The Financial Regulator regularly does ‘cost surveys’ to help the Irish public determine what the best deals are on the market, it would seem that in some cases they are actually driving people directly to certain insurers because they don’t survey the whole market! Indeed, as this weeks Sunday Times article by Niall Brady shows, Brokers were able to beat the ‘best price’ quoted by the regulator in almost every example, and it wasn’t only by a few cent either! In one case it was about €500 per annum, and in many others it was €100 p.a. – now on the other hand, if a broker went and made a person pay that much more than they had to then they’d be lynched, but when the regulator does it’s just an ‘oversight’… Quis costodiet ipsos custodes? Click on the picture below if you want to see a larger more readable version of it.
This is an interesting clip from the Cato Institute and it covers the various vectors of the financial crisis. In this video the speaker talks about the ‘7 steps to failure’ – the basis of the talk is well covered ground at this stage but the addition of the Cato presentation is meaningful and offers some angles that are not commonly considered.
Johan Norberg is a senior fellow at the Cato Institute and a writer who focuses on globalization, entrepreneurship, and individual liberty.
When making a mortgage application this is a question that many first time buyers want to know, how much money do I must I have for a deposit? Well, that kind of depends on which bank provides the mortgage finance!
Lending criteria is different for every bank/building society/lender, this goes for rates, the general underwriting criteria as well as the ‘loan to value‘, the deposit you need is 100% minus the Maximum LTV and that will give you the deposit amount you require. For instance, ICS have a maximum LTV of 92% so the deposit you need – if you are obtaining finance through them – is 100% – 92% = 8%.
What is interesting in that example is that when you go ‘sale agreed’ on a property the estate agent will ask for a security deposit and the balance of 10% at the signing of contracts, this is an example …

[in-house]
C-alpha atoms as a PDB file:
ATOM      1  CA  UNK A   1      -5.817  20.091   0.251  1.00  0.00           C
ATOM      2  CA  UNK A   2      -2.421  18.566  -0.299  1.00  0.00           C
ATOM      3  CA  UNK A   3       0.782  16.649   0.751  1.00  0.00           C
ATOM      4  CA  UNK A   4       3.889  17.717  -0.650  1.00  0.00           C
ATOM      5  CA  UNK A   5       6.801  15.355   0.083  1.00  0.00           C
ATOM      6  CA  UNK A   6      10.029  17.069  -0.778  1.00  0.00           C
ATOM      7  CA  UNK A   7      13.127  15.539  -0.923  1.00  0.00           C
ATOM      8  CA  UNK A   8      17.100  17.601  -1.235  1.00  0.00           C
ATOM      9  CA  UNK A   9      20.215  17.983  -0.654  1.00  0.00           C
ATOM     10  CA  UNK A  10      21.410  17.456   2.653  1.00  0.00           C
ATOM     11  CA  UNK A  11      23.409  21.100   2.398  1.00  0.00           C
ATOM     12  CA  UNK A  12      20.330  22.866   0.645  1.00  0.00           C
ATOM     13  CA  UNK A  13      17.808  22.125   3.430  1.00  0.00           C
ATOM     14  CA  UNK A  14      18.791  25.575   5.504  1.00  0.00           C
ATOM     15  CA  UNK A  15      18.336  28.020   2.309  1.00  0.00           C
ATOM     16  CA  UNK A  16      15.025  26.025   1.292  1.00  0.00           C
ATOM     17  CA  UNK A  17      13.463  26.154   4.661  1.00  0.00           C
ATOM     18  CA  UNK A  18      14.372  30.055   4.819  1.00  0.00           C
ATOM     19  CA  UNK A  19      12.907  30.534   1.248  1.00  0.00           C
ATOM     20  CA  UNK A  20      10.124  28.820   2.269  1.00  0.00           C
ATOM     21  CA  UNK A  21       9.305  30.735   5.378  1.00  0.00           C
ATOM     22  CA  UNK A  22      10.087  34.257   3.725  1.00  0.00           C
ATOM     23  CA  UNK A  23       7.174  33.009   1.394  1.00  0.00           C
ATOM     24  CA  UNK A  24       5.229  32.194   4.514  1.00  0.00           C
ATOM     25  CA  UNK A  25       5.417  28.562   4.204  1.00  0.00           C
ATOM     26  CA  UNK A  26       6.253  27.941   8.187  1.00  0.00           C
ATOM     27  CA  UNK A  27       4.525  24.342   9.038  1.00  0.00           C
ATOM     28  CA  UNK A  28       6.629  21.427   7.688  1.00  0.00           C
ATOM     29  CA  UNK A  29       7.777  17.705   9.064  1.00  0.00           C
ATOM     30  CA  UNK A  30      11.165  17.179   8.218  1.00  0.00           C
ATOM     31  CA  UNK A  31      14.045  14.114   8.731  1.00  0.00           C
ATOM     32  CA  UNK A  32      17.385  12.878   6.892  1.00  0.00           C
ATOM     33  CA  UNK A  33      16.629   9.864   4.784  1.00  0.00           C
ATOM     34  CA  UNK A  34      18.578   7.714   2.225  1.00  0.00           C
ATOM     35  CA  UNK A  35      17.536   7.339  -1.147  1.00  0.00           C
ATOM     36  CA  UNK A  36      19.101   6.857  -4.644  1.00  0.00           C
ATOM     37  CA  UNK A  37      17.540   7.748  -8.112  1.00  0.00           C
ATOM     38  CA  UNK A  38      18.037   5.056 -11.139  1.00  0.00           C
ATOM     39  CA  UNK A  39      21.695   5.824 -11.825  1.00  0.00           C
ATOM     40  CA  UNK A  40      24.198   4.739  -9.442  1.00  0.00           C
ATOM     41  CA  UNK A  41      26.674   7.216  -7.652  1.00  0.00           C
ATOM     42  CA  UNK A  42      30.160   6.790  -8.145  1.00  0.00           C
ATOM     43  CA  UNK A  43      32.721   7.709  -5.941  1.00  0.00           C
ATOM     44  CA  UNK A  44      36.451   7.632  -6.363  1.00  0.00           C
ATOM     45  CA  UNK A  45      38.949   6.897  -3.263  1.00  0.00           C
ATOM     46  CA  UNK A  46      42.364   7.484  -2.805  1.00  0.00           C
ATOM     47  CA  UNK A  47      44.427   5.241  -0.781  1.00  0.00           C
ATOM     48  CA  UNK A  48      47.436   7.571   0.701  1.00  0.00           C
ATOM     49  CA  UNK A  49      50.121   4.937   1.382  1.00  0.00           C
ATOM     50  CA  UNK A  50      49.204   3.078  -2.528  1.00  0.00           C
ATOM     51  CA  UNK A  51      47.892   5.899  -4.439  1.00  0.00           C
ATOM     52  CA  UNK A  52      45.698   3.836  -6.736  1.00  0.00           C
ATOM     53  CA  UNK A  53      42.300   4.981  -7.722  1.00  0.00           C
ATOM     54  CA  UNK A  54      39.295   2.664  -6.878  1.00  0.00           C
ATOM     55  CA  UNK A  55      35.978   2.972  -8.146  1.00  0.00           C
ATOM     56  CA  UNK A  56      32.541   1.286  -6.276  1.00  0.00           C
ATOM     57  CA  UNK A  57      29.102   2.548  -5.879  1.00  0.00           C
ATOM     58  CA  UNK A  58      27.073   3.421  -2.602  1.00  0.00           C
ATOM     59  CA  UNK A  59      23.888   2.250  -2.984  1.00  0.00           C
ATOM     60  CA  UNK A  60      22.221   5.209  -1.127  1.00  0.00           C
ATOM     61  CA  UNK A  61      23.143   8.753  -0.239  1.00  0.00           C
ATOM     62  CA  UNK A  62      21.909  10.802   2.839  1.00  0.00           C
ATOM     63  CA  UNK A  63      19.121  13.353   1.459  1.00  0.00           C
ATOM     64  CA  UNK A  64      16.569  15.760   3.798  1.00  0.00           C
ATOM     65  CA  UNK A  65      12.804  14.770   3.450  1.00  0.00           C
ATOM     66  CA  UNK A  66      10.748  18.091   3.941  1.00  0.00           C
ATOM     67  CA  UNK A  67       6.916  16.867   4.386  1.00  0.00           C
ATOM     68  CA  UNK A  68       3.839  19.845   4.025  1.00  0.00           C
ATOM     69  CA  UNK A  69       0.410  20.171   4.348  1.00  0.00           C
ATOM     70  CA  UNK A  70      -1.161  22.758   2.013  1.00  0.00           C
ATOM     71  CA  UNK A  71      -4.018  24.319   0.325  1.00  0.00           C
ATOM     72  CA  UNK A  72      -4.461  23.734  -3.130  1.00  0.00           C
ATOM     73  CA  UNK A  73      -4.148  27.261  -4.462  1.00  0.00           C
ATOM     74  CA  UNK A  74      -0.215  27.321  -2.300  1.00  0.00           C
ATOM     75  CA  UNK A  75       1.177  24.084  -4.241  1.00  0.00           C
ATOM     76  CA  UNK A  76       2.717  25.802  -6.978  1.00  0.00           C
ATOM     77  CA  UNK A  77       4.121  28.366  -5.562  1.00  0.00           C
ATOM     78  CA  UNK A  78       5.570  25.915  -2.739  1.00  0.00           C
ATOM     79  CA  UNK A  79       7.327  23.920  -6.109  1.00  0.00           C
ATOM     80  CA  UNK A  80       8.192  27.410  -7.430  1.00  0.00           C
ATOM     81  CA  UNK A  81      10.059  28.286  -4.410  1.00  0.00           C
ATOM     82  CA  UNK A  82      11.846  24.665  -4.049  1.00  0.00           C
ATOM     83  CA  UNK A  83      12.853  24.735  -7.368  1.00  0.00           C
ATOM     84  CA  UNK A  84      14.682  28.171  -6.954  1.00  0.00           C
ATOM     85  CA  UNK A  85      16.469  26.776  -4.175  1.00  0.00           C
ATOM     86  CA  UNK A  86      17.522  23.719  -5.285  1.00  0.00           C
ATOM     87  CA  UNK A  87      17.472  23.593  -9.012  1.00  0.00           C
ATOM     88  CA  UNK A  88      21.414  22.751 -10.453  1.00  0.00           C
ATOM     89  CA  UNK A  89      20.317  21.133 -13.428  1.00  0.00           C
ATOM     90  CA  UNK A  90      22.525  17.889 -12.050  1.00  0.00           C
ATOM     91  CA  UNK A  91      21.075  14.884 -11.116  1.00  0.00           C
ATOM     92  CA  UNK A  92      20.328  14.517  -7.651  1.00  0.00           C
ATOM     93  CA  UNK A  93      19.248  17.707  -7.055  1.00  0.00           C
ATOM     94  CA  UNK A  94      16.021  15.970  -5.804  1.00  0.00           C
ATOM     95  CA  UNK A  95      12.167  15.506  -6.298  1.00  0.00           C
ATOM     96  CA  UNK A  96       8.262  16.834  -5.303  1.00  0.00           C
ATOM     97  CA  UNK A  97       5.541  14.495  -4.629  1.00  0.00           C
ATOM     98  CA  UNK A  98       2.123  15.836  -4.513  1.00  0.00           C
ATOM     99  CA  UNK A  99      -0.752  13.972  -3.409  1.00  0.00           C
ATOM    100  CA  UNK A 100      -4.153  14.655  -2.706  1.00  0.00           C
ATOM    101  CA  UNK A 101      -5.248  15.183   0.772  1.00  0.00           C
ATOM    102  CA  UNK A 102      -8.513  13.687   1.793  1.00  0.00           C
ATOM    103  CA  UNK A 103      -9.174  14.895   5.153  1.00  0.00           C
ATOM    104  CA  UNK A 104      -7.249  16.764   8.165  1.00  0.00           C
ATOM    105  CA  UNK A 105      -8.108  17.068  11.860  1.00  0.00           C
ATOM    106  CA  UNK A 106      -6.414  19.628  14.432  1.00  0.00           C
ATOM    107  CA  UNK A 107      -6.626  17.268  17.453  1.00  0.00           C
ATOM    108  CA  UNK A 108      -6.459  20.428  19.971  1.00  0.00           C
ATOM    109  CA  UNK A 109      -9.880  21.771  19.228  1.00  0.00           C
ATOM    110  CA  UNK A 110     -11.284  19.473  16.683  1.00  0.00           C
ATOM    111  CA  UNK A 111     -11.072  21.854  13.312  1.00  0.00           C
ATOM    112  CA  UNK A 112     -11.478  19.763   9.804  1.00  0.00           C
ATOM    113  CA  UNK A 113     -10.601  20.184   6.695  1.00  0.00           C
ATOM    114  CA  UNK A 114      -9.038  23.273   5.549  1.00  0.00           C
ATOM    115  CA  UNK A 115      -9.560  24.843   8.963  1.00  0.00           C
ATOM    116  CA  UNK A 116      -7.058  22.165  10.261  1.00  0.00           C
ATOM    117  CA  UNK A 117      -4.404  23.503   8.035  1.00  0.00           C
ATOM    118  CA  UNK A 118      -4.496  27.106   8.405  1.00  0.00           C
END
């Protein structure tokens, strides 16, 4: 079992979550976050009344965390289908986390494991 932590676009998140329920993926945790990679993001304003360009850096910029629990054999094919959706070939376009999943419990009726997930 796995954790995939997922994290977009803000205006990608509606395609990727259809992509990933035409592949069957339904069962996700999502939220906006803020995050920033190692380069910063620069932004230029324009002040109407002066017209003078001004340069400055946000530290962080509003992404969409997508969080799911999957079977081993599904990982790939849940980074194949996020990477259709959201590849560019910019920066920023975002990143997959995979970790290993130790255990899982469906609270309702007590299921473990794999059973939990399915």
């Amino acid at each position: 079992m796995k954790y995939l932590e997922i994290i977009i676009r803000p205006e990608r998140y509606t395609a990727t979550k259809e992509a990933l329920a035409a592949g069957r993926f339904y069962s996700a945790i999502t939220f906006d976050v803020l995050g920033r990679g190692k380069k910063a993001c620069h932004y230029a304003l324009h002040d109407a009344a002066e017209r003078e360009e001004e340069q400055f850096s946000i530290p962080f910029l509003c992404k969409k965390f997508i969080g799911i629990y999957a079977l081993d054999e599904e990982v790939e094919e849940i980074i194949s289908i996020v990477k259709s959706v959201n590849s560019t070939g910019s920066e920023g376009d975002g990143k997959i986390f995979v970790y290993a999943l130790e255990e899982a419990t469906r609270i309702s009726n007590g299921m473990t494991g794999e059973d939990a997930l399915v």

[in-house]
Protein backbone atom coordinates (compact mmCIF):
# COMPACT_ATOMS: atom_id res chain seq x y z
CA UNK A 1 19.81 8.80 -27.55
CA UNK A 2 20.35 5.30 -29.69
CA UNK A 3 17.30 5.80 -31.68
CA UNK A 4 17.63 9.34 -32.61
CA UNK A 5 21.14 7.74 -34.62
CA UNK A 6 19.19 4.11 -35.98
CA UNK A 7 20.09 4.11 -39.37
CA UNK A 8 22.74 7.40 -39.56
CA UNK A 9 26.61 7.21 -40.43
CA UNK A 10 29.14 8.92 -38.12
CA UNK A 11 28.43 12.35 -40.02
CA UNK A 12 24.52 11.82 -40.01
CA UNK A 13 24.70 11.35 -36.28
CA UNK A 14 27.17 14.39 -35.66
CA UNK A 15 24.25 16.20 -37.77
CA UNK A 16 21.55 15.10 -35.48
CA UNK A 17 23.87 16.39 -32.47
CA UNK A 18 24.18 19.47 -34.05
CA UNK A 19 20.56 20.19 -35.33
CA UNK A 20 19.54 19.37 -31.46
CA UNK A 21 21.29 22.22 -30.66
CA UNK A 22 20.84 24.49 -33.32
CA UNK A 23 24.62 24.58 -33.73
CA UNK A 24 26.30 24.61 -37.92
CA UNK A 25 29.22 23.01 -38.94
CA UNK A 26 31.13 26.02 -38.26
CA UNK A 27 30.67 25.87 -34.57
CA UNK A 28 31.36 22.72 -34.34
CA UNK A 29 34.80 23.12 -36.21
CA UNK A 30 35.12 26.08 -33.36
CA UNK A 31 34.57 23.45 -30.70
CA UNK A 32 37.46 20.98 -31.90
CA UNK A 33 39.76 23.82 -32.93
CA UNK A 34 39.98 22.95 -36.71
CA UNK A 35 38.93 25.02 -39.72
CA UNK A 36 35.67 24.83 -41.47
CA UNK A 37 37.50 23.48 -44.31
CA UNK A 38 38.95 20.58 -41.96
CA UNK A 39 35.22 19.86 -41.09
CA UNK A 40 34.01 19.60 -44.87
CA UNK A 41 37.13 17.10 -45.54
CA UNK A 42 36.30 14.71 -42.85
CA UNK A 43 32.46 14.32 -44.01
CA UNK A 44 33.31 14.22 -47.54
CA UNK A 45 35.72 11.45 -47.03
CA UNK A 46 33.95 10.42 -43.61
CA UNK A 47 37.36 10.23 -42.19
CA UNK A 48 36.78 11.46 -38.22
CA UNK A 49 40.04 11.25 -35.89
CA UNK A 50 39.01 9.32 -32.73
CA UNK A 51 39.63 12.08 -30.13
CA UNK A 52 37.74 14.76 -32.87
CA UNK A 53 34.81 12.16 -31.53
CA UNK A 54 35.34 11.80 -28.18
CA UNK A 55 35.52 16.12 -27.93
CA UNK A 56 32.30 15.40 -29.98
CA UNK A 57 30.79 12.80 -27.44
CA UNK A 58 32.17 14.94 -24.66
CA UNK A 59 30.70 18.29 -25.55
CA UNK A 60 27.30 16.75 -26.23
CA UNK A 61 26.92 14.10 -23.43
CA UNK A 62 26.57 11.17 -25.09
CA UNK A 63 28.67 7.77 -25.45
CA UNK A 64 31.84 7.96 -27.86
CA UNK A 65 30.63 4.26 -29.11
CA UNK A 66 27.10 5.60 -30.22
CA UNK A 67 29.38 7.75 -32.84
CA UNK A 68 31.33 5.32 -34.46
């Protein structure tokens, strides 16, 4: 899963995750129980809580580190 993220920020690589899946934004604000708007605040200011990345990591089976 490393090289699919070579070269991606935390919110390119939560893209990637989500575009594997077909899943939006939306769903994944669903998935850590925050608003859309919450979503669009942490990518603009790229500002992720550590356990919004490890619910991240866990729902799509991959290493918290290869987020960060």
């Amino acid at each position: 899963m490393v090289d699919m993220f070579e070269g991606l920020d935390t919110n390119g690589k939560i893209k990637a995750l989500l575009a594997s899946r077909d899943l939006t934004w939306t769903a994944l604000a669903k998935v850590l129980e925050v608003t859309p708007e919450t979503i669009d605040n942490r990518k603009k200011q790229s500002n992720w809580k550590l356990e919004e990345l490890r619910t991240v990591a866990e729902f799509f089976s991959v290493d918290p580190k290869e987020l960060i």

In Ireland each staff member of the regulator costs 23% more than the international average, their cost to the taxpayer is 88% greater and yet they have responsibility – as a ratio toward population- which is only half that of other countries (to be exact its 96% less).
If that isn’t enough, our regulators deal with 15% fewer firms in terms of the number of actual regulated firms per employee, yet it is 26% more expensive to regulate a company in Ireland than elsewhere, and in terms of regulator staff to financial services staff they are dealing with 17% less than in other countries.
We are overpaying for under-service, in fact, in only one other country does the tax payer foot more of the cost of the bill than in Ireland, and for that we get the statistics above based on the figures below. Angry? You should be.
Cost per employee: In Ireland it is c. 23% more expensive for every staff member of our regulator than the international average
Roger Bootle notes that markets do quite well at the end of a recession and at the start of a recovery by drawing the benefits of the future down into the present. Roger has a lot to say on the topic of banks, in particular that of banker bonuses – he states (and we agree) that when banks become ‘too big to fail’ they essentially are oligopolies and hence they are able to pay so well. From an Irish perspective the domination of AIB and BOI put some stock in this theory.